Every person who enters and exits Madrone Art Bar crosses over its tiled entryway, where a mosaic of black-and-white tiles spelling out “Green’s Pharmacy” is a reminder of how the establishment, now known for its art and music, is an enduring work of art itself.
The building, with its owl-like oval windows and rounded shingle siding, has been an official San Francisco landmark since 1986. As the city has evolved around it, its exterior has barely changed since it was originally built in 1889 by Samuel Newsom (a distant relation of former SF mayor Gavin Newsom, according to Signature Architects of the San Francisco Bay Area).
Madrone today. (Photo: Laura Oliva)
As the tiles indicate, over a century before Madrone came on the scene, 500 Divisadero was a pharmacy. The apothecary was opened as Theodore Green and Son. But by 1896, city directories show that the son, Frank T. Green, had taken the helm.
Frank T. Green wasn’t your run-of-the-mill pharmacist. Described as a thin, wiry man with a carefully combed goatee, Green followed in his father's footsteps, beginning his pharmacy studies in 1880 at the age of 17. By the time he was 28, he had become a chemistry instructor, rising to the rank of full professor just two years later.
Eventually, he became the dean of pharmacy at the University of California, the city’s toxicologist, and an activist in pharmaceutical law—with an eccentric love for his subject.
The tiled entryway. (Photo: R. A. Schuetz/Hoodline)
A former student remembered “the twinkle in his eyes” when Green “mildly castigated some sorehead.” After expounding sternly on his subject, sometimes pounding on the blackboard to drive home his point, “[he] would in sotto voce yell ‘OPEN THE WINDOWS!’ The windows would be open for five minutes to ‘let the breezes of the Pacific fan our fevered brows,’ so the dean would say, and then back to the lecture.” (This seems to have happened frequently, as more than one student has given a similar account.)
When Green took on the job of City Toxicologist in 1900, he became responsible for determining whether deaths were caused by poison, a method that was especially popular in the early 1900s. His testimony often determined the fate of trials for which the death penalty hung in the balance. His cases included a man who poisoned his roommate’s hotcake flour, killing both the roommate and his dog, who also had a taste for hotcakes. He also investigated the death of champion racehorse Phar Lap, who had captured the imagination of the nation during the Great Depression, only to die a sudden and mysterious death.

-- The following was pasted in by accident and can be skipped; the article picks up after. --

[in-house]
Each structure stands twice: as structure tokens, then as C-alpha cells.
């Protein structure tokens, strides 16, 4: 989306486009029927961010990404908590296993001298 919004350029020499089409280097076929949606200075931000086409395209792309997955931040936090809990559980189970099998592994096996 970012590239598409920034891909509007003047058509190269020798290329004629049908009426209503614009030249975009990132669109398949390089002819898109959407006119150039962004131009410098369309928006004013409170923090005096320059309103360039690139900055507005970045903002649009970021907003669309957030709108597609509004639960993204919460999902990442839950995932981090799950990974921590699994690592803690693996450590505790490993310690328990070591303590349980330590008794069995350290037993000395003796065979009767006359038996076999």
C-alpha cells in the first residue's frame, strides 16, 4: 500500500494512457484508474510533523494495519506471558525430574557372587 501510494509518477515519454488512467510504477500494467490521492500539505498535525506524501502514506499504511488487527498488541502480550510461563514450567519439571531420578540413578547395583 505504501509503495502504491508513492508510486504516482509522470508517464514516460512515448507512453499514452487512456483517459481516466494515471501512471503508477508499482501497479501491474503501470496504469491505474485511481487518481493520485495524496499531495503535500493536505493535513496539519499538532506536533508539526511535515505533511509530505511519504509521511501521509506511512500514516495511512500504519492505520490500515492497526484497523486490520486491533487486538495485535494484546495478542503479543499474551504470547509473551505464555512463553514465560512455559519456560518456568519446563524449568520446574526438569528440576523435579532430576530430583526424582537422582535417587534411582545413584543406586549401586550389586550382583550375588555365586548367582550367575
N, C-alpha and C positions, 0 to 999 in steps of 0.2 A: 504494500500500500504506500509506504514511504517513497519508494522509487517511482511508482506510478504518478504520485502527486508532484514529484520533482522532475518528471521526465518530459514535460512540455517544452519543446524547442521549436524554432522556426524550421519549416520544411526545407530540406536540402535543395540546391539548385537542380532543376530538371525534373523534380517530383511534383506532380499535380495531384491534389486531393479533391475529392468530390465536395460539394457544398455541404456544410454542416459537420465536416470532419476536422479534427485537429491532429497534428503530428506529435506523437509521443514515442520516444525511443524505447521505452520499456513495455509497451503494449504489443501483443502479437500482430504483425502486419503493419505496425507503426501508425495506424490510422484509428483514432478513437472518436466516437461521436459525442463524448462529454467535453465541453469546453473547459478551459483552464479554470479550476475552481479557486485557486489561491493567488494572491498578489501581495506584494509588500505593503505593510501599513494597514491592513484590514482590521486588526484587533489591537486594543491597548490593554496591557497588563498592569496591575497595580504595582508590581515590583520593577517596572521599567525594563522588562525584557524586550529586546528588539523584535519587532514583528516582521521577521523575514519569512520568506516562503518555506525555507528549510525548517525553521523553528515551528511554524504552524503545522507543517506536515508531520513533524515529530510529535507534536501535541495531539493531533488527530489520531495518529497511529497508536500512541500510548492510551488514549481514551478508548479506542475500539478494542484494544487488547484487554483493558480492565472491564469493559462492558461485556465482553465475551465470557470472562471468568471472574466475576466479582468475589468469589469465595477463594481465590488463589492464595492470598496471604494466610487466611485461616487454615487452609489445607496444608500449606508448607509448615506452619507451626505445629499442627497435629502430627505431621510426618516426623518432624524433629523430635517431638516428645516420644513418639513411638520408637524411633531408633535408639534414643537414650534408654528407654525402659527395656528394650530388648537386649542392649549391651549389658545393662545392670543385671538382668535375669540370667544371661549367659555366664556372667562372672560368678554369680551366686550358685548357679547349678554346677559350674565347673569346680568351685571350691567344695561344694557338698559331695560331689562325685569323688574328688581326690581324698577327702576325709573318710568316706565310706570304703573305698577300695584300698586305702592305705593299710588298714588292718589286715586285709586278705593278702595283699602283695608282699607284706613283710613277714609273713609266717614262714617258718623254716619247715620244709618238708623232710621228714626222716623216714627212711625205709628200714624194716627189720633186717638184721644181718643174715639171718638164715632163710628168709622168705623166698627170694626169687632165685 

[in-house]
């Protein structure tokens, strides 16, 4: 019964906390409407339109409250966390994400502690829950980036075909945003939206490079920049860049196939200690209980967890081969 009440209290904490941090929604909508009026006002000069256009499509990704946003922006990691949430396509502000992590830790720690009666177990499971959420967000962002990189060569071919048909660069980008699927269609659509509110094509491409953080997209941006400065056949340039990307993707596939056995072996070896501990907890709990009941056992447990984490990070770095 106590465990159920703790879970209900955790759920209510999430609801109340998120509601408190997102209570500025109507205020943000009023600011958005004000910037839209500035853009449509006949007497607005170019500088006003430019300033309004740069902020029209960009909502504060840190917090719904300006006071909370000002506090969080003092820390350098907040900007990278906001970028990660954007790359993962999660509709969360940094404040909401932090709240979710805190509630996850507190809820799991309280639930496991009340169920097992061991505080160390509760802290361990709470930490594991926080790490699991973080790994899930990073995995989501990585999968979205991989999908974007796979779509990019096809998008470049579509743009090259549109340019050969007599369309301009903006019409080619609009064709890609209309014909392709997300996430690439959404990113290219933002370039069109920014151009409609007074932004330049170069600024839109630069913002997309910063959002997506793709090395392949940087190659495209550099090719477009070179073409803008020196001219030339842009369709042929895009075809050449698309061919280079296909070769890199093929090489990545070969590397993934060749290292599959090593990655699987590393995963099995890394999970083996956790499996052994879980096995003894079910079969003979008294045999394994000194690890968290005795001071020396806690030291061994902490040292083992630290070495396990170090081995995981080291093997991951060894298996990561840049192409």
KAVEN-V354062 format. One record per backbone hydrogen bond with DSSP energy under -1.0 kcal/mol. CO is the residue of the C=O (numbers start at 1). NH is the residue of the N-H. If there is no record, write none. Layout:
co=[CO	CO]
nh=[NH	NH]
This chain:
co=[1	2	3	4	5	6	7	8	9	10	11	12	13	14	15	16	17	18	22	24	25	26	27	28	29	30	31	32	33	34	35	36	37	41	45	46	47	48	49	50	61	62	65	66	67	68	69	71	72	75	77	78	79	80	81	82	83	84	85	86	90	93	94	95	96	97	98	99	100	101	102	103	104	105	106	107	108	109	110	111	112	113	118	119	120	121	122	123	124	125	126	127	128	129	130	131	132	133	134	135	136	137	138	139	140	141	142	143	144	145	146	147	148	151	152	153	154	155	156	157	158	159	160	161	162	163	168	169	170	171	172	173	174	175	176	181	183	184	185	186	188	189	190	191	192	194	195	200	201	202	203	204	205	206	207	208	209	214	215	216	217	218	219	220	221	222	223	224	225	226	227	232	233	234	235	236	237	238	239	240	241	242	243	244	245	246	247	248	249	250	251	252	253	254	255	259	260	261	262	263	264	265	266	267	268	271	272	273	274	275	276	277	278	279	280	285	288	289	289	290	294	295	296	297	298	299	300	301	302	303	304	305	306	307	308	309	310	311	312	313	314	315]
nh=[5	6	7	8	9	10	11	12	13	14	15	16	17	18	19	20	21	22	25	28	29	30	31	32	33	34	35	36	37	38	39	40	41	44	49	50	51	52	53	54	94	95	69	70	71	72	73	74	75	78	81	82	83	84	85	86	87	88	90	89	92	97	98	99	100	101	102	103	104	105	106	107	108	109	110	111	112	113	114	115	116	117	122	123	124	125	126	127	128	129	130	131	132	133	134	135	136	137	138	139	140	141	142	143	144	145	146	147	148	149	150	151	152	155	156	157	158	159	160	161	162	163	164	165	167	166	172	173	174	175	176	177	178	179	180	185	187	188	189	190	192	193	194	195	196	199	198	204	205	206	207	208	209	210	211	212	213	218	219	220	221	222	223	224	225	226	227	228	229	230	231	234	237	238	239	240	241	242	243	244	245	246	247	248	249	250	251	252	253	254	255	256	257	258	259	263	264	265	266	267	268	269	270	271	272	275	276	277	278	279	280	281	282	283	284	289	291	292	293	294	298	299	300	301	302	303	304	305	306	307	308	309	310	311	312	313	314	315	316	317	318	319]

Phar Lap, one of the most famous Melbourne Cup winners, in 1930. (Photo: Charles Daniel Pratt, State Library of Victoria)
Green was well-regarded by his peers. In 1909, the city coroner wrote about him in a letter to the mayor: “I wish to commend the exceedingly conscientious, skillful, scientific and careful manner in which Prof. Frank T. Green, our City Toxicologist, has performed his work. He has cheerfully examined the contents of all stomachs, and all other specimens sent him for analysis, besides assisting the Police Department in any suspicious case that has demanded their attention.”
As for his pharmacy, Druggists' Circular described it as a "little laboratory" where you could find Green examining precious stones, one of his favorite hobbies, or happily engaging in target practice with his revolver. Whatever he happened to be doing, the circular noted he always had time for "a cheery greeting, a volume of good counsel in a sentence, or a never failing word of encouragement for the student."
After Green died in 1925, Green's Pharmacy remained a neighborhood staple for roughly a century. It largely stayed out of the headlines, except for a brief splash in 1964 when a serial drug-store robber held up three pharmacies in one day for money, narcotics, and other drugs.
A collision in front of Green's Pharmacy in 1955. (Photo: San Francisco History Center, San Francisco Public Library)
The robberies led to a car and motorcycle chase that “swirled around the park area—along Lincoln to the Panhandle, on Page, Haight, Masonic, and Ashbury streets, then back through the Panhandle area." It ended in a multi-car smash involving the getaway car and two police vehicles.
Mr. Falafel, with the words "Burger King" written across the window. (Photo: Heritage News, San Francisco Heritage)
After it closed, Green’s enjoyed a stint as Mr. Falafel [Update: and as a sandwich shop called SUAD — thanks, Kaled] before becoming the face of Divisadero’s fight against formula retail, as Burger King tried to move in. Eventually, neighborhood activists succeeded in turning Burger King away, and Leila Fakouri opened Madrone Lounge in its place in 2004. She eventually sold the bar to Michael "Spike" Krouse, who changed the name to Madrone Art Bar.
Today, Madrone is serving up medicine of a different kind in Theodore Green's apothecary. Next time you stop in, raise a glass to Dean Green, who embraced life in this tumultuous, sometimes sordid, city and made time to savor the Pacific breeze.
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